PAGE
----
No matter how often we may joke about it in public, snoring is no laughing
matter. If your – or your partner’s - snoring is actually sleep apnoea, it
could be a matter of life and death. Lesley Dobson reports
Most of us rely on a good night’s sleep to recharge our batteries. But for
around 3.5% of men and 1.5% of women, sleep apnoea, a condition we may have
without realising it, could be making our beds a battleground.
Obstructive sleep apnoea (OSA), to give its full name, is a serious
condition where the muscles of the throat relax during sleep and totally
block the sleeper’s airways. An apnoea usually lasts for around 10 seconds,
during which time the sleeper suffers from lack of oxygen.
Symptoms usually include loud snoring, laboured and noisy breathing and
possibly snorting during apnoea. People with OSA may have no idea of what’s
going on while they sleep. However, these repeated interruptions to their
sleep can make them irritable, depressed, very sleepy and with headaches and
Sleep apnoea has been linked with a risk of stroke for men in the past. Now
a landmark study from the USA has shown that the link is much stronger than
previously thought. And the study has shown for the first time that there’s
also a link between OSA and a higher stroke risk in women.
Researchers from the Sleep Heart Health Study carried out the research with
over 5,400 participants aged 40 and older, in nine medical centres in the
USA. None had suffered a stroke before the study started. The researchers
followed their subjects for an average of nine years.
The results showed that even men with mild sleep apnoea are at risk of
stroke. And as the OSA gets worse, so the risk of stroke rises. Men with
moderate to severe sleep apnoea were nearly three times more likely to have
a stroke than men without sleep apnoea or with only mild OSA. Women, on the
other hand, only had a significantly increased risk of stroke if they had
One reason for this difference between men and women may be that men are
more likely to develop OSA at a younger age. "Our findings provide
compelling evidence that obstructive sleep apnoea is a risk factor for
stroke, especially in men," says Susan Redline, professor of medicine,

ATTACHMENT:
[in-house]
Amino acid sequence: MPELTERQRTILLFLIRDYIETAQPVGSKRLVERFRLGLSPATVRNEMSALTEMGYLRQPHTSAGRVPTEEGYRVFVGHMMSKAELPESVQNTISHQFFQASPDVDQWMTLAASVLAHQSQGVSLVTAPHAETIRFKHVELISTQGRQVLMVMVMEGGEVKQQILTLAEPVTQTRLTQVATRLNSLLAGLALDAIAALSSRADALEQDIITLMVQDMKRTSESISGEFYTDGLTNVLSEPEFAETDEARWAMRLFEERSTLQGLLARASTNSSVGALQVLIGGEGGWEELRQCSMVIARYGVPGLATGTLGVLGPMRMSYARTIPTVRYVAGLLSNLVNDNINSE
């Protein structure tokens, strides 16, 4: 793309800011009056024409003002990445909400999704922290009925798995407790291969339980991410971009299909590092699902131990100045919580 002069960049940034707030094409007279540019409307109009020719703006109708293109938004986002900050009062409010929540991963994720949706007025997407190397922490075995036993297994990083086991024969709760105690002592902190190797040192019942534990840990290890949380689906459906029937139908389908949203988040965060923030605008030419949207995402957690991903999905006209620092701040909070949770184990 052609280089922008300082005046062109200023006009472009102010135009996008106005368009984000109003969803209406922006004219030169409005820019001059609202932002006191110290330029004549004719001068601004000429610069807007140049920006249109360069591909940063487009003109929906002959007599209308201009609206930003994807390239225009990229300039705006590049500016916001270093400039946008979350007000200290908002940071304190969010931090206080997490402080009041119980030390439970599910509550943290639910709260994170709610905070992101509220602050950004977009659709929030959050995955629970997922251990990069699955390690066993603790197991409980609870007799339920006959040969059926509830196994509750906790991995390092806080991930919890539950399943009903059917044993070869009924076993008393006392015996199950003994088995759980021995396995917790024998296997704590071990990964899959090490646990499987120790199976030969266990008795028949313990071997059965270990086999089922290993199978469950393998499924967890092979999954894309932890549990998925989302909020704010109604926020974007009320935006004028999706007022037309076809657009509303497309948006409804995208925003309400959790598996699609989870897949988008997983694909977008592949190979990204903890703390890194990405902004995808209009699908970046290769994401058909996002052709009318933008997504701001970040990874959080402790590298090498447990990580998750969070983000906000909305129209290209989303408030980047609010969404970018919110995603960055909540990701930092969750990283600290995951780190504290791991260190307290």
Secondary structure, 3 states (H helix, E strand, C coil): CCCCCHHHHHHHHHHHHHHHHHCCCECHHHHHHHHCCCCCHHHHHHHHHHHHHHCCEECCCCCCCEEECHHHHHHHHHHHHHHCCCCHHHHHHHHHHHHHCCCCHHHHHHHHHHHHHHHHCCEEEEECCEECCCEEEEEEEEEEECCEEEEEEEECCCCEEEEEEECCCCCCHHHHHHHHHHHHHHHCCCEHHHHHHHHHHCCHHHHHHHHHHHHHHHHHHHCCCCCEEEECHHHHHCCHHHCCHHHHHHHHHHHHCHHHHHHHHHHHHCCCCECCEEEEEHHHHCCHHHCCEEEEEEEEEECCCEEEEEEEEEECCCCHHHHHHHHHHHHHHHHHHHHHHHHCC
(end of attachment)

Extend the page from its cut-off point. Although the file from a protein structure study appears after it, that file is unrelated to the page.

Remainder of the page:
paediatrics and epidemiology and biostatistics at Case Western Reserve
University in Cleveland and lead author of the paper. "Overall, the
increased risk of stroke in men with sleep apnoea is comparable to adding 10
years to a man’s age. Importantly, we found that increased stroke risk in
men occurs even with relatively mild levels of sleep apnoea."
"Research on the effects of sleep apnoea not only increases our
understanding of how lapses of breathing during sleep affect our health and
wellbeing, but it can also provide important insight into how cardiovascular
problems such as stroke and high blood pressure develop," said Michael J
Twery, director of the NIH National Center on Sleep Disorders Research, an
office administered by the National Heart, Lung and Blood Institute.
"These new data confirm the previous findings of an association between
obstructive sleep apnoea and stroke, raising the possibility that we may be
able to prevent some strokes by effectively treating obstructive sleep
apnoea," says Dr Andrew Cummin, Sleep Centre Director at Imperial College
"Other health risks of particular concern include high blood pressure and
irregular heart rhythms. Sleep apnoea sufferers have also been found to be
seven times more likely to have a car accident and may even fall asleep
behind the wheel.
"If you or your partner are prone to heavy snoring in the night and feel
tired constantly, it is important to ask your GP to refer you to a sleep
centre. If you are diagnosed, you may be provided CPAP therapy, recommended
by NICE as the gold standard treatment for sleep apnoea. The device delivers
pressurised air through a mask that is worn each night in order to keep the
There’s more news for women on the stroke front. Another study, reported in
Stroke: Journal of the American Heart Association, has shown that regular
walking can reduce your risk of stroke. Compared to women who didn’t do any
walking, women who walked at a brisk pace – three miles an hour or faster –
had a 37% lower risk of any type of stroke. Women who walked for two hours
or more a week had a 30% lower risk of any type of stroke.
The study followed 39,315 female health professionals (average age 54) for
11.9 years. All were taking part in the Women’s Health Study. Every two or
three years the women reported their physical activity for the past year.
During that time 579 women had a stroke.
Not sure if you’re walking at a brisk pace? Jacob Sattelmeir from Harvard
School of Public Health in Boston Massachusetts and lead author of the paper
suggests possibly using a heart rate monitor, or for a rough estimate, the
'talk test'. "For a brisk pace you should be able to talk but not able to
sing. If you cannot talk, slow down a bit. If you can sing, walk a bit
"150,000 people in the UK will have a stroke every year and it is the UK's
third biggest killer," says Andrea Lane of The Stroke Association. "There
are several known risk factors for stroke such as high blood pressure,
smoking and obesity; however research is continually being undertaken to
investigate other potential contributing factors and causes.
"Studies in the past have suggested that there may be a link between sleep
apnoea and stroke. The NHLBI's study is the largest to date and it provides
evidence to support this link. The Stroke Association would welcome further
research on this topic and investigate whether treating sleep apnoea could
reduce a person's risk of stroke.
"Everyone can help reduce their risk of stroke by making simple lifestyle
changes, such as having regular blood pressure checks, giving up smoking,
reducing alcohol intake, improving their diet and getting plenty of
Source : Saga.co.uk